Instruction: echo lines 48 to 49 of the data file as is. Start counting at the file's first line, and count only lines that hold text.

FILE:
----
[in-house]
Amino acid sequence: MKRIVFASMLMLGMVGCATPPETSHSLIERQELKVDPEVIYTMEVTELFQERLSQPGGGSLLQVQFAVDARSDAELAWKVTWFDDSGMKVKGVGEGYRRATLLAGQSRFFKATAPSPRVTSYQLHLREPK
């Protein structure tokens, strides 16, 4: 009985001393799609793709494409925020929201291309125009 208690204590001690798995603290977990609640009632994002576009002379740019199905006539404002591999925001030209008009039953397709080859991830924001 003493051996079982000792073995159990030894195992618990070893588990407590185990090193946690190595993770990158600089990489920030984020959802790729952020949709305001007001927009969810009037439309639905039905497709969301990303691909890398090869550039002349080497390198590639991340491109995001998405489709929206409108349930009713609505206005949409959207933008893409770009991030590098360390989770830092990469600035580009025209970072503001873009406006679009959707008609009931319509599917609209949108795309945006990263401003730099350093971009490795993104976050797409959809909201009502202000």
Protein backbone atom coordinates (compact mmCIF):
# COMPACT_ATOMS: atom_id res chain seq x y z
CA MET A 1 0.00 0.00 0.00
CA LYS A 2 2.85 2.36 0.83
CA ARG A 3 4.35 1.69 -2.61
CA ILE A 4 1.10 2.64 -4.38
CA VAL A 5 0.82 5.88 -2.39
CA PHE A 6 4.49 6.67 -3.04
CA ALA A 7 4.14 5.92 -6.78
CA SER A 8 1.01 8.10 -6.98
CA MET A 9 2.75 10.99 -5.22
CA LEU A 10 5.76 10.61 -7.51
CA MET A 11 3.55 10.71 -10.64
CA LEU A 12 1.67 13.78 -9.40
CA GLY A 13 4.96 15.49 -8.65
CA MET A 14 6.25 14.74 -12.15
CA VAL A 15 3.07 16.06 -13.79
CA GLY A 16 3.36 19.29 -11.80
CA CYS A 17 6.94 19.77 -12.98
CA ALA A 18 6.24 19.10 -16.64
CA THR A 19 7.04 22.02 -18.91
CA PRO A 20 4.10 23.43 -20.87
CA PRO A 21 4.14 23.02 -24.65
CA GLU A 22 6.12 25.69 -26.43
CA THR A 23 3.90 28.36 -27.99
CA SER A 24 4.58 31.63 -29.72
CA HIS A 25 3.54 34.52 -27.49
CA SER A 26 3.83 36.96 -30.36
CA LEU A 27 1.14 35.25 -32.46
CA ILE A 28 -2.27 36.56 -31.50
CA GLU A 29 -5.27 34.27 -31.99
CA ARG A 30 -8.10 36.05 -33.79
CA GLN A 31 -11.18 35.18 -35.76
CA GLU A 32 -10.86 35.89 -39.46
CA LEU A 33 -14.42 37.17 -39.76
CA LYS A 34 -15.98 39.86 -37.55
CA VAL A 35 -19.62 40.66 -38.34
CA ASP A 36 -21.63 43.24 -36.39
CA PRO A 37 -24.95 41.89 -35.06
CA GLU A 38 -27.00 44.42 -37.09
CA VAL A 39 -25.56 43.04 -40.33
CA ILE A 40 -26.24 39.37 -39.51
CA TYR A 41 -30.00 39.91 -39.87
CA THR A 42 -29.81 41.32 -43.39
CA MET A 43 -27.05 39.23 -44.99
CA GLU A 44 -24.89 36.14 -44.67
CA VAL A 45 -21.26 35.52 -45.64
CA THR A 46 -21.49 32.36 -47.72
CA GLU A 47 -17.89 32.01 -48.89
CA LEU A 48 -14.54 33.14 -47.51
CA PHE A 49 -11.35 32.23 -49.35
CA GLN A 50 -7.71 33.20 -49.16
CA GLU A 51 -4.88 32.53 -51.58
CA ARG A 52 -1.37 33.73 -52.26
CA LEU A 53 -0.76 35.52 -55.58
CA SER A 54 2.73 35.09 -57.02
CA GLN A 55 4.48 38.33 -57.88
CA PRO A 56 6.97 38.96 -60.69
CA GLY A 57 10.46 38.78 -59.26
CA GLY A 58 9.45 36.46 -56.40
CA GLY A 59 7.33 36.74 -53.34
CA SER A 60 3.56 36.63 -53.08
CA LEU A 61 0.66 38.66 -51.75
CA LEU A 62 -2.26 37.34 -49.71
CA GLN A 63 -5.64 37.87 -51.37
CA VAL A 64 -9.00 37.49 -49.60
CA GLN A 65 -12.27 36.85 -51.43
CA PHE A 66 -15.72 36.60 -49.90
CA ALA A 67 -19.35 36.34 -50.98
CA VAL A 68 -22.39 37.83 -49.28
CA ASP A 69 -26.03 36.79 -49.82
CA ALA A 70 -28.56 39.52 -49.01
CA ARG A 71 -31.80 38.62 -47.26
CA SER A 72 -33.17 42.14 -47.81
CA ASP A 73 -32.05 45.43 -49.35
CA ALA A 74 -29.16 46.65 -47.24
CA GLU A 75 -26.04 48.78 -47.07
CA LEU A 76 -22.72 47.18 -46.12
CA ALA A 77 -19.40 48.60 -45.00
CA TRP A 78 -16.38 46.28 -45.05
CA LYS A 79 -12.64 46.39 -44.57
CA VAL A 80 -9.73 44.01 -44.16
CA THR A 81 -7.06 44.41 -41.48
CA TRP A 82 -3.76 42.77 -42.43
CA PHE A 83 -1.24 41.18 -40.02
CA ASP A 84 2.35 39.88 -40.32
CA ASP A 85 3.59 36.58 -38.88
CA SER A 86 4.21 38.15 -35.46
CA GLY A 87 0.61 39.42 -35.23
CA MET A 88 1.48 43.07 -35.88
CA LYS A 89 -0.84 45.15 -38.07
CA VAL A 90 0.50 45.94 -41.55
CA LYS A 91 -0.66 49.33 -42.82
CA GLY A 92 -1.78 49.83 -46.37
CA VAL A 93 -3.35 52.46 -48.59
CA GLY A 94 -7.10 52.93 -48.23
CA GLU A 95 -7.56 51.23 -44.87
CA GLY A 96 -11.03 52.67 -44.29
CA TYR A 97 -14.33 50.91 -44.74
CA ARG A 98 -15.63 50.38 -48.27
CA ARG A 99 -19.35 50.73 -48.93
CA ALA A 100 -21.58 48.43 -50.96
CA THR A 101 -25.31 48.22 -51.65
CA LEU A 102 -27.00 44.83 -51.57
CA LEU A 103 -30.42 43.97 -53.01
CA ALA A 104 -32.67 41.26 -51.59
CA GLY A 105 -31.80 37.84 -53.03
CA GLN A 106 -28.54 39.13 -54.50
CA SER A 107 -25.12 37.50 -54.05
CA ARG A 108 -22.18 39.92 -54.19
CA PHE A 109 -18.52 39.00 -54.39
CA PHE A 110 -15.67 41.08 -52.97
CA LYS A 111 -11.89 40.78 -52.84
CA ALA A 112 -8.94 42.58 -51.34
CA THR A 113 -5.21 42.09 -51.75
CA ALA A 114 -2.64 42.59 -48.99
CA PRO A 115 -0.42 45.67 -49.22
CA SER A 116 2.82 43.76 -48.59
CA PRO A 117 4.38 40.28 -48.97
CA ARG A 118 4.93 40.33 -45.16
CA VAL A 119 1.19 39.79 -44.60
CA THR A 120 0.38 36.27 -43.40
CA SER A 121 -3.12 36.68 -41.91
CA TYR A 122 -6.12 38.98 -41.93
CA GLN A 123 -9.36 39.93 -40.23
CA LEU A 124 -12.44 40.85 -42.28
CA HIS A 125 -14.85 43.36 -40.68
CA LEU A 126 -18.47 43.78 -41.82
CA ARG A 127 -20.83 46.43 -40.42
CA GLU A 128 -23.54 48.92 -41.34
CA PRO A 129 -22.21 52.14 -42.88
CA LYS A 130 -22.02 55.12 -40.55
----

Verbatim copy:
CA MET A 43 -27.05 39.23 -44.99
CA GLU A 44 -24.89 36.14 -44.67